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Thin clients: Is less really more?

While most mobile devices are only getting smarter, faster and more capable, the small market for thin clients -- low-cost, centrally managed PCs with minimal functionality -- is growing. In fact, Palo Alto, Calif.-based Maxspeed Corp. recently launched a thin-client notebook designed for wireless use. Who should use thin-client mobile devices, and why?

In this interview, Bob O'Donnell, director of personal technology for Framingham, Mass.-based research firm International Data Corp., shares his insights on the thin client.

Do you think the thin-client trend conflicts with the trend of smarter mobile devices?
This just puts all of the intelligence in the server. If you would rather not have something that has all of your data on it, but you still want to move from place to place, this is a good solution. You can have a browser built in and just browse the Web, for instance. This is not going to be the first thin client a company buys. It is for those that already have thin clients and are looking for a way to add mobility. Are vendors starting to produce more wireless thin clients?
Thin clients are less than 2% of the wireless market right now. But we expect that to hit 6% by 2007. This is just the very beginning. In the past, we have seen tablets without hard drives. [Now we're seeing] the very first notebook-style thin clients. I expect that we will see more of them. Given the drawbacks, why would a business choose a thin client?
Thin clients have a capacity for strong security and manageability. The management costs of PCs are multiples of the initial purchase price. Thin clients reduce management costs tremendously, but there are higher initial costs. A business has to buy more servers than it would need otherwise. But if you do the math and spread the cost out over time, it makes sense from a purely monetary perspective. You don't have to worry about constant patches. Everything is routed through a central source. Individuals can't install their own applications, which causes a high percentage of support calls.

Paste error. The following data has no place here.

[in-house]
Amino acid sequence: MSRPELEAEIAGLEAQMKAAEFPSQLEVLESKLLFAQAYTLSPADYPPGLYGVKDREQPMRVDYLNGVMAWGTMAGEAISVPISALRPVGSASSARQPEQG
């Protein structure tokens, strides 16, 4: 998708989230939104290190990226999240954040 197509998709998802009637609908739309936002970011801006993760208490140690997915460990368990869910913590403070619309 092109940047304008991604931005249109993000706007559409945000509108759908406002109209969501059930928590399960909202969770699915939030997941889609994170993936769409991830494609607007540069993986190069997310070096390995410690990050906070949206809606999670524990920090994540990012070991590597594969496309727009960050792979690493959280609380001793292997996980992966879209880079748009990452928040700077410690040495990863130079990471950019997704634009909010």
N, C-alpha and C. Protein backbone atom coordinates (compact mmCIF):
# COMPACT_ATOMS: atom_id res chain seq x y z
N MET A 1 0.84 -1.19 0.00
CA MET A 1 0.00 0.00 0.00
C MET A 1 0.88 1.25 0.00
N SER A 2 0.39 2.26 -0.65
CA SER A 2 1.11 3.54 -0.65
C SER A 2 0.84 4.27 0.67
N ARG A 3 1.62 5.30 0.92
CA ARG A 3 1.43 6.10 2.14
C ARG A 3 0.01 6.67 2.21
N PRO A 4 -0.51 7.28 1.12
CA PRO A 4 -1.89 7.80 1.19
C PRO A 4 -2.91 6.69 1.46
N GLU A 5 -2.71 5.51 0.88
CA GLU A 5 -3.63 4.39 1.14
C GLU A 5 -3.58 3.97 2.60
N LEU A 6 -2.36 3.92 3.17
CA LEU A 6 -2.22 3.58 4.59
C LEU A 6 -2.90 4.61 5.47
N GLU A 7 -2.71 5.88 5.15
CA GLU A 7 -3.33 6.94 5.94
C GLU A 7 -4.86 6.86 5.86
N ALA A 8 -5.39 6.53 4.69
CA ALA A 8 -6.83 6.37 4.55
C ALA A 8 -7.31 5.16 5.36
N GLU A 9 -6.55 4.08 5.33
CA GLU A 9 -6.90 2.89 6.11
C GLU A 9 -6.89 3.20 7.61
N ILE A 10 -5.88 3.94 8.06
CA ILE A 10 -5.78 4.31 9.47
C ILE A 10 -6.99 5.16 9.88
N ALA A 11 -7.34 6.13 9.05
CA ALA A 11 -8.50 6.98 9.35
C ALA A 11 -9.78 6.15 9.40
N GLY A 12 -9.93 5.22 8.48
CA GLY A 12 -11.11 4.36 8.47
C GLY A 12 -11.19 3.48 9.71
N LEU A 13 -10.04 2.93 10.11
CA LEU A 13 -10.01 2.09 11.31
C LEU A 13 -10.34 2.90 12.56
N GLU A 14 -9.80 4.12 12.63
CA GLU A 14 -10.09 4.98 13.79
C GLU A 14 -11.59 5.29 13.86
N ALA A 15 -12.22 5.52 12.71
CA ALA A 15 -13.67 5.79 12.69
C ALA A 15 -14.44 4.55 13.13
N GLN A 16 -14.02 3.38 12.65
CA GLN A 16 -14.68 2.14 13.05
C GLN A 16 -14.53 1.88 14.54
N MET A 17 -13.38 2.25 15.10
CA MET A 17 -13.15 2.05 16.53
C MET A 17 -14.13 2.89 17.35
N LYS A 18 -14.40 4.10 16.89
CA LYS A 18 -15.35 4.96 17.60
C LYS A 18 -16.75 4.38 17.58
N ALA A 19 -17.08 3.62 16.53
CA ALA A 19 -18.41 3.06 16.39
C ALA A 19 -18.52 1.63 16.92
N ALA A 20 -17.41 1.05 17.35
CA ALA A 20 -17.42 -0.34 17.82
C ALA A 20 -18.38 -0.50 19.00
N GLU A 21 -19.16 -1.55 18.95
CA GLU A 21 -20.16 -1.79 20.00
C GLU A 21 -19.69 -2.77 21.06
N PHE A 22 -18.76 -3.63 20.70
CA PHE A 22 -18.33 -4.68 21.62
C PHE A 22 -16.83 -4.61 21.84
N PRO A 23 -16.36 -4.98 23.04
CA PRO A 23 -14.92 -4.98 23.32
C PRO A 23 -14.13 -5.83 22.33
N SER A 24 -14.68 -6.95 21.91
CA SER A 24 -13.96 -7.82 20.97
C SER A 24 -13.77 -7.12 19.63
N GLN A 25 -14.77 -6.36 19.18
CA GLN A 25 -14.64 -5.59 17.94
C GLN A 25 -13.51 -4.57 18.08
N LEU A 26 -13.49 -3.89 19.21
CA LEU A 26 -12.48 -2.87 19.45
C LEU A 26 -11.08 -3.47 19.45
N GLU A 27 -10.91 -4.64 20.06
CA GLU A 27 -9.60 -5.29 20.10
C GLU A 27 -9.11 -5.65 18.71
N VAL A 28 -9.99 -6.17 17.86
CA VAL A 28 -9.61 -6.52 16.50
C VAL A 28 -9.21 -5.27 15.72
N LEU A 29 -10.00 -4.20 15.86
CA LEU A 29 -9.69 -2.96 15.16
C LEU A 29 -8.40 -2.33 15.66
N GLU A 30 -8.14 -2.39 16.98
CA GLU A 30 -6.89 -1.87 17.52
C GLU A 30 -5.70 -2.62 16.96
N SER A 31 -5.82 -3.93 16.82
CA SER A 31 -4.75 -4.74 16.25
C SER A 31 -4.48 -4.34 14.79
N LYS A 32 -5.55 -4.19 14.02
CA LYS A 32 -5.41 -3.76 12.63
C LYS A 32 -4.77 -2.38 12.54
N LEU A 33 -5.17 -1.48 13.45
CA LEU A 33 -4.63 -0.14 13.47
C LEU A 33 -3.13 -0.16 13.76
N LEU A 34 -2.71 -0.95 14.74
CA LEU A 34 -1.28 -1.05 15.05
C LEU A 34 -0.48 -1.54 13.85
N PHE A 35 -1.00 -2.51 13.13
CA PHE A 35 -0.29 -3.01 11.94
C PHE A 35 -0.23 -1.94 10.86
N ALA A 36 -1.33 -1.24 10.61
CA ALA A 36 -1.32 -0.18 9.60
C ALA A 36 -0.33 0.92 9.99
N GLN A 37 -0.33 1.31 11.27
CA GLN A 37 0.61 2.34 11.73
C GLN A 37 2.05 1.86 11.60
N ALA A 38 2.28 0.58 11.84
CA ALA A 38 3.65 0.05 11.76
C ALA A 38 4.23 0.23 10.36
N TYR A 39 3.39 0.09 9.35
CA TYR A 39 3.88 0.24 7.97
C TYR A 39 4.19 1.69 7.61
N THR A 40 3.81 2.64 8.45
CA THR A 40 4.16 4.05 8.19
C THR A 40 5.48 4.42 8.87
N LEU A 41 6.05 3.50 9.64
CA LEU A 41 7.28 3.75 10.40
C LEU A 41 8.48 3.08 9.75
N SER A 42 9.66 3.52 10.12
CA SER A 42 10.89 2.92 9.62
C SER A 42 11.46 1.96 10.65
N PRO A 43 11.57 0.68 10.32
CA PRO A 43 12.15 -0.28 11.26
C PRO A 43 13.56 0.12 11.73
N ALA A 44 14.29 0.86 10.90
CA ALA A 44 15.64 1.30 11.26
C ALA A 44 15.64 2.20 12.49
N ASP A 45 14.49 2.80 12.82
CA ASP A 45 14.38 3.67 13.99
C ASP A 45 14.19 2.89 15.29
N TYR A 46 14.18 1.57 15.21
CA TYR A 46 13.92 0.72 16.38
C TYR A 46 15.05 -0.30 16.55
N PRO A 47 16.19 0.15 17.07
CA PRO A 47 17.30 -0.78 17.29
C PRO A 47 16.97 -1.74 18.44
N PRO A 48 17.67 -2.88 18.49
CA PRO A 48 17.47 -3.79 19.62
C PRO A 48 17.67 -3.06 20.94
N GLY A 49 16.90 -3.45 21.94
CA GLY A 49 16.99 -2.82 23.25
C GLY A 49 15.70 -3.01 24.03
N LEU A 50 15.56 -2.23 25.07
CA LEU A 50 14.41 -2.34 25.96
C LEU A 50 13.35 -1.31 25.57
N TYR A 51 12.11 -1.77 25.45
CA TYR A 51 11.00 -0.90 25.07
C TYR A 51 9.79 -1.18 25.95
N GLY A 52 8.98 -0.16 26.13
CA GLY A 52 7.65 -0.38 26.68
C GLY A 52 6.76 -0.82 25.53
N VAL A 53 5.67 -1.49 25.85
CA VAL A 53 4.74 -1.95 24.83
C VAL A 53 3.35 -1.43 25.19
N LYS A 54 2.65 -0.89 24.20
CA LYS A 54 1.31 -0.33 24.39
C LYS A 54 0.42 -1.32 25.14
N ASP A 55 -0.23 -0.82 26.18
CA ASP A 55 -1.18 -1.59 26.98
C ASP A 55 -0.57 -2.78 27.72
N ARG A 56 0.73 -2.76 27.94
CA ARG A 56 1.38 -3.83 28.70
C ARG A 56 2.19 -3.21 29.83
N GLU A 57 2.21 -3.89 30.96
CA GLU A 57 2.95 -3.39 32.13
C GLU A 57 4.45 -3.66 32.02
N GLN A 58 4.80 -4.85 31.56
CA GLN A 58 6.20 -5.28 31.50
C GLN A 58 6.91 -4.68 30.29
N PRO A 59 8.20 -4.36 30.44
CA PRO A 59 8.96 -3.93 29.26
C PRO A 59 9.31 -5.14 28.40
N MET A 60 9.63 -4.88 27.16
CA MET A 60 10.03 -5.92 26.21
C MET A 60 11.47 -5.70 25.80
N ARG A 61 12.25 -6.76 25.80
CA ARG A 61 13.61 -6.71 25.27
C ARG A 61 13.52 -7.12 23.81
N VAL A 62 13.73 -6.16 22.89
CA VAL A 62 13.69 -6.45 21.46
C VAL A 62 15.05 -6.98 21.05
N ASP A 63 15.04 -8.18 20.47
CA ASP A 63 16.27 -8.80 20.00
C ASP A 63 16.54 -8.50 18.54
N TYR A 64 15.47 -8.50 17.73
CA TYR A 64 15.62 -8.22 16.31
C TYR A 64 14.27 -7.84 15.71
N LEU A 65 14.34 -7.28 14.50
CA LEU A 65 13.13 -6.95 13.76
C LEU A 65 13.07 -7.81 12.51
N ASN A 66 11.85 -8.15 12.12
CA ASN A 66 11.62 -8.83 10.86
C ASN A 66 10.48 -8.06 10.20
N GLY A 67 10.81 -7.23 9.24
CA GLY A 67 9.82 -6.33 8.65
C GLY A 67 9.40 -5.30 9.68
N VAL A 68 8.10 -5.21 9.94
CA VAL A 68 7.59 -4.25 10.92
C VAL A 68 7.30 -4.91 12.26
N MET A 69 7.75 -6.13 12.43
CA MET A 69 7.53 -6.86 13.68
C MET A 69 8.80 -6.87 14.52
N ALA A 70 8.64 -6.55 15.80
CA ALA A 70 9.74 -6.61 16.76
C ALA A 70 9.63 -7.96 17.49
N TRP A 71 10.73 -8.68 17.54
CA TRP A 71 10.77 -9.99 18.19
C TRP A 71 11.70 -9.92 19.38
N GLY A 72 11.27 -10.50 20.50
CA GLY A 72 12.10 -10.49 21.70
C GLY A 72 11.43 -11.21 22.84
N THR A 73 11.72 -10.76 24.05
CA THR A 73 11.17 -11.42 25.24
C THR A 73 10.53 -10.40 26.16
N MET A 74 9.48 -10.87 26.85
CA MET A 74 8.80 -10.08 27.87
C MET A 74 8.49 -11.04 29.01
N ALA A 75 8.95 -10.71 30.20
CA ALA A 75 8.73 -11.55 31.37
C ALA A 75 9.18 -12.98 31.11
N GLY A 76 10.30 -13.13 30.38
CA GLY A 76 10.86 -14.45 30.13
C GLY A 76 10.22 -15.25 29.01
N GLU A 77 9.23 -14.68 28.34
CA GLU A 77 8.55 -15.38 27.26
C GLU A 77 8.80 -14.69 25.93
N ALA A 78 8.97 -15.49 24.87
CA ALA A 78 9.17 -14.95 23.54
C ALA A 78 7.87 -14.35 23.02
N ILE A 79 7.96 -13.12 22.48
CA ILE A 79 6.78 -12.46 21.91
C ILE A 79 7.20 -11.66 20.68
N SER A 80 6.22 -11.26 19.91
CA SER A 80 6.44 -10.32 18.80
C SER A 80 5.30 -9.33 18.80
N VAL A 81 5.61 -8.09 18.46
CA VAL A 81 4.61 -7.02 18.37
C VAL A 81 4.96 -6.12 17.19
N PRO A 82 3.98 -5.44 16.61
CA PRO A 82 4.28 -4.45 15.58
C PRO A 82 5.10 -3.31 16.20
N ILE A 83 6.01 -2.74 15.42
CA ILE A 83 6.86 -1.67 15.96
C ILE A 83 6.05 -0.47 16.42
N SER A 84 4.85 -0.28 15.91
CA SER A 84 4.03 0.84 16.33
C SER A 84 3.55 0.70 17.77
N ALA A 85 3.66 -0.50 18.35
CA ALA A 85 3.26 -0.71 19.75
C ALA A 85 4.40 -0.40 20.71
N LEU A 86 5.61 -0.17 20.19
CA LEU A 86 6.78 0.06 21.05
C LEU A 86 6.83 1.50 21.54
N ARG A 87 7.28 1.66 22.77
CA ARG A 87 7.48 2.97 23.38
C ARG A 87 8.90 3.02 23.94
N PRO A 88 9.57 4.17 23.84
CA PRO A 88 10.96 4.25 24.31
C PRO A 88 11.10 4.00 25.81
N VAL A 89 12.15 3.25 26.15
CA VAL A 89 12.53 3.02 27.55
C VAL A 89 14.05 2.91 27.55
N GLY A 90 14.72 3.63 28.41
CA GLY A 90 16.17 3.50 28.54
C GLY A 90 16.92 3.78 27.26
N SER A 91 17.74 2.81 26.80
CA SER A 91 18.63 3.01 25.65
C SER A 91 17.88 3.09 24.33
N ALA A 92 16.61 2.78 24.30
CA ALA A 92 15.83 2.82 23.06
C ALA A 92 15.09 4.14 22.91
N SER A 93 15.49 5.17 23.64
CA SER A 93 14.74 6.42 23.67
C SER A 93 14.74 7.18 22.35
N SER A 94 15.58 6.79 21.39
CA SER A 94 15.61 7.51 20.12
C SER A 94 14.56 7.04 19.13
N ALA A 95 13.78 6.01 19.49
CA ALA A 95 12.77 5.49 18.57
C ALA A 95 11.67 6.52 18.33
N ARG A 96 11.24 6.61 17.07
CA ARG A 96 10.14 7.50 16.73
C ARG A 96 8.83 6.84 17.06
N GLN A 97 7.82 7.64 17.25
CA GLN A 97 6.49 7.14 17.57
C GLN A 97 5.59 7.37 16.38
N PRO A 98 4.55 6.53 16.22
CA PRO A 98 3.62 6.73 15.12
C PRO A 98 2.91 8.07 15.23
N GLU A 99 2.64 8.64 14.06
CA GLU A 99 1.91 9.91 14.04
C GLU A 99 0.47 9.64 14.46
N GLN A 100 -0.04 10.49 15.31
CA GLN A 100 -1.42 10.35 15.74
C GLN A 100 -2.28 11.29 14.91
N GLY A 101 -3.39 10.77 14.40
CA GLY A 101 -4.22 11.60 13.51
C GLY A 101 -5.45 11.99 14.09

The pricing dilemma
What do you think of the new thin client from Maxspeed Corp.?

O'Donnell: The challenge that Maxspeed faces with this product is the price. At $1,599, it is more expensive than a regular notebook, so why bother? Their argument is that companies that already use thin-client desktops can have the same manageability and security benefits, so it is worth paying a premium.

 What kinds of businesses might use a mobile thin client?
Thin clients make sense for task workers who are in jobs where they fill out forms, such as call centers, education and even hospitality. Hotels now offer high-speed Web access. What if the device just browsed the Web, and guests could use that service without having to fire up their laptops? In a notebook or tablet form, it might be useful in health care. With Health Insurance Portability and Accountability Act (HIPAA) regulations, workers are not allowed to store patient data on local devices, in case the device is lost or stolen. Everything has to be server based. That environment is perfect for thin clients. What are the drawbacks to thin clients?
The device performance is tied to how well the network performs. If the network goes down, the device also goes down. In the past, flexibility has been a concern. A thin client may not run all of the applications a business needs. But that is less true now. Just about anything you can run on a desktop, you can run on a thin client. Do they make sense in a wide area wireless network environment, given that spotty wireless coverage is common?
You certainly could use the devices with wireless cards. A lot of these devices and applications were originally designed for slow connections, and they could work well in that environment. But they are really best suited for a wireless LAN environment.

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